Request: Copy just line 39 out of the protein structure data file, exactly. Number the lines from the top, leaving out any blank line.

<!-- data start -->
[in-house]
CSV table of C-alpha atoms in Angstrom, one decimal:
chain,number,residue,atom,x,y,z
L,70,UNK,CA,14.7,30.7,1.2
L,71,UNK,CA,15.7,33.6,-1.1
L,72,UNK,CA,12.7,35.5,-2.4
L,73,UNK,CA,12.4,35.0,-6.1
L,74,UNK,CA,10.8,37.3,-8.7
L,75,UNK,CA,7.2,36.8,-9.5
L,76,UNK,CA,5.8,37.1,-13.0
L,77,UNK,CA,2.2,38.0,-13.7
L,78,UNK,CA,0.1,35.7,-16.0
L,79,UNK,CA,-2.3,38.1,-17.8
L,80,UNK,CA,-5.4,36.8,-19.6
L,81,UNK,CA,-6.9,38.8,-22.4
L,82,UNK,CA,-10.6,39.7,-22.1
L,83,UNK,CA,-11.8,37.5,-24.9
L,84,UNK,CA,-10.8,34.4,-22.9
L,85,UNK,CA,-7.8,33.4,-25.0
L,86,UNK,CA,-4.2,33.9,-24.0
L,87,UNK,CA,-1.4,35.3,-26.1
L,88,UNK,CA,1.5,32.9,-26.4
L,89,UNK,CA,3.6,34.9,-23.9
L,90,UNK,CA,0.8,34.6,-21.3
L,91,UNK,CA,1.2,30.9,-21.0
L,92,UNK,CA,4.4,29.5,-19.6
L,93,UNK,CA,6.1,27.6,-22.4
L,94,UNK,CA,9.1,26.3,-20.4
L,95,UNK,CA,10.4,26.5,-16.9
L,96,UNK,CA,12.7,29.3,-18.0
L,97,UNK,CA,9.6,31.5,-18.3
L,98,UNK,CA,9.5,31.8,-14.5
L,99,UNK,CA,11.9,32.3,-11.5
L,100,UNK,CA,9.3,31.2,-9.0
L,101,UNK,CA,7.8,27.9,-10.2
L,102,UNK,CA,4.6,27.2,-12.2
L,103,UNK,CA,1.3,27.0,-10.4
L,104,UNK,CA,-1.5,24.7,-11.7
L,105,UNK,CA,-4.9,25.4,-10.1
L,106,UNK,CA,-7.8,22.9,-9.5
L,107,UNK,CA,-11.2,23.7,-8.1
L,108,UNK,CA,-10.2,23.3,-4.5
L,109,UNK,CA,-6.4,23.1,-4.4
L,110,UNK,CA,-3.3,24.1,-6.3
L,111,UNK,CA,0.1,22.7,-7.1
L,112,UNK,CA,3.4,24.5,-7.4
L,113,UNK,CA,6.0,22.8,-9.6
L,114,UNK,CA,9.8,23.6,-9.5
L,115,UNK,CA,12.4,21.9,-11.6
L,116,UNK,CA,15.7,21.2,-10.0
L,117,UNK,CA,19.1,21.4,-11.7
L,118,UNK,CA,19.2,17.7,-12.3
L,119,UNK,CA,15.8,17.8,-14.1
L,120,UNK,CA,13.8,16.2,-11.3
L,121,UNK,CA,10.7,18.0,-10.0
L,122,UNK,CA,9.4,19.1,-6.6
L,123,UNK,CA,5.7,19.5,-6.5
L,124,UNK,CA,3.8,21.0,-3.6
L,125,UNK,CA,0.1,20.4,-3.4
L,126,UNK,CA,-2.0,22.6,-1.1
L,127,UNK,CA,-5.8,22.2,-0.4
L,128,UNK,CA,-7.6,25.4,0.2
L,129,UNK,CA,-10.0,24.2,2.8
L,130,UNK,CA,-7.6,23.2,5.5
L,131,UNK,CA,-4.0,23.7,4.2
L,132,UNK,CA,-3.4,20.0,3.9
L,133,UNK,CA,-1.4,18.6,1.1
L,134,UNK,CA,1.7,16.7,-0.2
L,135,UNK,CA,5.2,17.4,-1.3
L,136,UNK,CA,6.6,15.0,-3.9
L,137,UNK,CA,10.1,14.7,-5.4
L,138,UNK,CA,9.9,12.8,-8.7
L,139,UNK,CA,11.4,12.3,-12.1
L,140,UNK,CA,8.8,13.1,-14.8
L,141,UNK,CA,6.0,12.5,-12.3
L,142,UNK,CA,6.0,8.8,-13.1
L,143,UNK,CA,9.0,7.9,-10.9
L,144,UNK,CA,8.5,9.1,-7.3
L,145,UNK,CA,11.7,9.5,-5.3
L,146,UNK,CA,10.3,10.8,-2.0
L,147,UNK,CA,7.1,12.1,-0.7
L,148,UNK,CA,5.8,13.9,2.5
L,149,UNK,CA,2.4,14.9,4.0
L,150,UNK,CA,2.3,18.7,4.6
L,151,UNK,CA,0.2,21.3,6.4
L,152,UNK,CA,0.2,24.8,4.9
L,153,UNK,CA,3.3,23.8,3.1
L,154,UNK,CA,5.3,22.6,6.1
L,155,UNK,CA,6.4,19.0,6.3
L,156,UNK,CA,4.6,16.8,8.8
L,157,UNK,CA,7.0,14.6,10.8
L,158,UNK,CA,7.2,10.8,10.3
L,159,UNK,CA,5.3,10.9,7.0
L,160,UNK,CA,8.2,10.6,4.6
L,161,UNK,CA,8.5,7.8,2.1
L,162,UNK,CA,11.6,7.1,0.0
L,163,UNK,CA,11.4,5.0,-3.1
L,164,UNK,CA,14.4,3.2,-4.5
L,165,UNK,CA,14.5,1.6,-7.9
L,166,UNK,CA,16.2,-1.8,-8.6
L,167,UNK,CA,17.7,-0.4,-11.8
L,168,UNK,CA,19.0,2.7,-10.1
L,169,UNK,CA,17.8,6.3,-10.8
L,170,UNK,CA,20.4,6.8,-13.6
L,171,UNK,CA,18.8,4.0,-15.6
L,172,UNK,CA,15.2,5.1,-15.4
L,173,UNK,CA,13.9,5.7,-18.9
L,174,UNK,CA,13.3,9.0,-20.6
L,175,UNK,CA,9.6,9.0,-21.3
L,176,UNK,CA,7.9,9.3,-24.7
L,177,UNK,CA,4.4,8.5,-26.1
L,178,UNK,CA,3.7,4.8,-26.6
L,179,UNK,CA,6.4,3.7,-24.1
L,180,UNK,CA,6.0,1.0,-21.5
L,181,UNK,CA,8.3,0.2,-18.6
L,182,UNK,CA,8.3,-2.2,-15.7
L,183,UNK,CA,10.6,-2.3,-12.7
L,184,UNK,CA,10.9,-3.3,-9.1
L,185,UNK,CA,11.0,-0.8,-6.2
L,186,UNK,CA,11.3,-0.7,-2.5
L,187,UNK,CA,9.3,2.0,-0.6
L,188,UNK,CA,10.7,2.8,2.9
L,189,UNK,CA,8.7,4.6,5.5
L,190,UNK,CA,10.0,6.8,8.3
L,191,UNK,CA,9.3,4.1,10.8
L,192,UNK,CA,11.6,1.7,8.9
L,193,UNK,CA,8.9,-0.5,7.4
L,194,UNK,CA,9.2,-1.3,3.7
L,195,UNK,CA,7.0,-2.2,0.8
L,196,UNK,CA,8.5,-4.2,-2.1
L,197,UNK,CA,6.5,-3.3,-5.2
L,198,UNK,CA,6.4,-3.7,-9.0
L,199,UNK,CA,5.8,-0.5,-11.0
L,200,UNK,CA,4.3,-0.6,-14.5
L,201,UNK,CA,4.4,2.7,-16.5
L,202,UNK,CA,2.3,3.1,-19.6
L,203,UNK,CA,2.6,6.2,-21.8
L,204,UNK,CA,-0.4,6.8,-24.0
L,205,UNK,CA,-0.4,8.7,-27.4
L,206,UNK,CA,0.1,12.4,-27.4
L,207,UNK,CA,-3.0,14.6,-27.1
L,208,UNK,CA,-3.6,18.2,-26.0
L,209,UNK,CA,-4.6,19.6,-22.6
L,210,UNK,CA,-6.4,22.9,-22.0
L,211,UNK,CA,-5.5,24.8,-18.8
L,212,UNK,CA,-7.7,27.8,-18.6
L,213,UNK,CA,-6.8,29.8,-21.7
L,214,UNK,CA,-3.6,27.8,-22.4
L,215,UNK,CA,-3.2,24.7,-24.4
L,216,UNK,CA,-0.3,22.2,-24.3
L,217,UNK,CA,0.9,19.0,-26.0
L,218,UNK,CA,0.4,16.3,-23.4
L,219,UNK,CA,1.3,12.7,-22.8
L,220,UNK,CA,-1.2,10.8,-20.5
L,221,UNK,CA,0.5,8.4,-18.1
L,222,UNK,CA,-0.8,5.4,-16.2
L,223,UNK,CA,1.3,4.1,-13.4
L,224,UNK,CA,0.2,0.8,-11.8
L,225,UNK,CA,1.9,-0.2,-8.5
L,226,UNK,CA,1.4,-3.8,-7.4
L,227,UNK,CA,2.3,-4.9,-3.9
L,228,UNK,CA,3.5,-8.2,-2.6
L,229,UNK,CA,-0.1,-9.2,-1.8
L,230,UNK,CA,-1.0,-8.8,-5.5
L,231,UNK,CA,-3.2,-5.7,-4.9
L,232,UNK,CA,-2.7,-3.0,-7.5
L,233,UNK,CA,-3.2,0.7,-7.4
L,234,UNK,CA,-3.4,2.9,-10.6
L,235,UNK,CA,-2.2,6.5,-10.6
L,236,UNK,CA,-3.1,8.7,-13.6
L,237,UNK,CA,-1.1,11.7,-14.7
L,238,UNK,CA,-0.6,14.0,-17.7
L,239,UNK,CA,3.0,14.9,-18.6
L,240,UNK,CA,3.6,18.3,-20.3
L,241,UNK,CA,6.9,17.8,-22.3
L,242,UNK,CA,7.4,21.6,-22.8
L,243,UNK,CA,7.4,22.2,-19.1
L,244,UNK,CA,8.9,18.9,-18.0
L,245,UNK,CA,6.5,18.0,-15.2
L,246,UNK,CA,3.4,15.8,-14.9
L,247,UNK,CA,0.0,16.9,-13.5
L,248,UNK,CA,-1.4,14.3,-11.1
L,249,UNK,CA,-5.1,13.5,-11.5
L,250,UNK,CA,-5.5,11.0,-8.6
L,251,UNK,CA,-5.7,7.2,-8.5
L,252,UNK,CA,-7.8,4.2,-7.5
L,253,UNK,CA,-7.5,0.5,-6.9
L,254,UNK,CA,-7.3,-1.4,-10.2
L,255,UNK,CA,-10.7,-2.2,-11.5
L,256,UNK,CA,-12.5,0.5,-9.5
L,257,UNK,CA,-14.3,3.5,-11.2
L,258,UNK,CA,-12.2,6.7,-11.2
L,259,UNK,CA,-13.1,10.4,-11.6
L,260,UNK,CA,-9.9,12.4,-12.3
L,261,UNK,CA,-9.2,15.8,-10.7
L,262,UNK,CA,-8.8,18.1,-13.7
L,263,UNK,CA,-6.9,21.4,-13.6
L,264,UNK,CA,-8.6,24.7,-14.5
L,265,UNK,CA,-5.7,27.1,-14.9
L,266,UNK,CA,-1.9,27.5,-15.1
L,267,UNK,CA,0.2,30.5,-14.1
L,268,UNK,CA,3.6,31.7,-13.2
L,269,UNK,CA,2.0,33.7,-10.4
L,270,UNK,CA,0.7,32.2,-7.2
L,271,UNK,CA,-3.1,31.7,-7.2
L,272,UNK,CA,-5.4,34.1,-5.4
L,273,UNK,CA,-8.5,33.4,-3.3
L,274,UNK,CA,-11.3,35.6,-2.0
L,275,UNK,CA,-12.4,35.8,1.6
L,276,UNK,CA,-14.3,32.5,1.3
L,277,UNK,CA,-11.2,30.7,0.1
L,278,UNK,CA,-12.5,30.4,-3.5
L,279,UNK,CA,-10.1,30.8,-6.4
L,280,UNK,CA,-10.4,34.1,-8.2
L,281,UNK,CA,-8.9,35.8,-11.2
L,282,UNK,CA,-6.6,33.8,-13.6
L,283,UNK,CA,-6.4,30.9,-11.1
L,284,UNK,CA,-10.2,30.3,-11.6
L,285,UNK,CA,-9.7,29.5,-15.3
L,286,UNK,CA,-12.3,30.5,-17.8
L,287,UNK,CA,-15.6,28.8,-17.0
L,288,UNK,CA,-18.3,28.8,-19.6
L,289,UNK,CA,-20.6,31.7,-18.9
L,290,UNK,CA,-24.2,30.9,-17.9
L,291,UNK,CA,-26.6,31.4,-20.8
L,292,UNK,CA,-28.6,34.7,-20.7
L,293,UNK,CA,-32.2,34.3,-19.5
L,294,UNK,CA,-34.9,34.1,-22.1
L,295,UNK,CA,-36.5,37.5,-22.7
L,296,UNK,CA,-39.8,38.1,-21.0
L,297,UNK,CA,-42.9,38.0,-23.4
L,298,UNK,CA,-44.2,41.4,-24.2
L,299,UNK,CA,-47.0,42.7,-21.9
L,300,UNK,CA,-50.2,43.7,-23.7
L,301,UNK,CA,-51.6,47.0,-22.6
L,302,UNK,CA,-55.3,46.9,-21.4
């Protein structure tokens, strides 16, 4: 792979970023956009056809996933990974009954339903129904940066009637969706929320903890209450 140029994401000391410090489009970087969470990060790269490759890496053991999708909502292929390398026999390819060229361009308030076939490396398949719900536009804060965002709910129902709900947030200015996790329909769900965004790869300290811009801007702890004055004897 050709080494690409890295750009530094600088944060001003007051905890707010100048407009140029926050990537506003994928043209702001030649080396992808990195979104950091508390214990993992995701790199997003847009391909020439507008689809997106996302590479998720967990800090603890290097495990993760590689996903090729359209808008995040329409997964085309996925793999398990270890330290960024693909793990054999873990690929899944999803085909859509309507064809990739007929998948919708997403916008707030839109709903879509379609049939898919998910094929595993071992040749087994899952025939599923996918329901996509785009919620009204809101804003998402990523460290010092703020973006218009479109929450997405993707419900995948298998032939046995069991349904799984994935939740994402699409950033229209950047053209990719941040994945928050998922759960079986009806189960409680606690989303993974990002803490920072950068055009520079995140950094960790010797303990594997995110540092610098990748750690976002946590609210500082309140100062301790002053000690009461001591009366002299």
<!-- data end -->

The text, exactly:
L,105,UNK,CA,-4.9,25.4,-10.1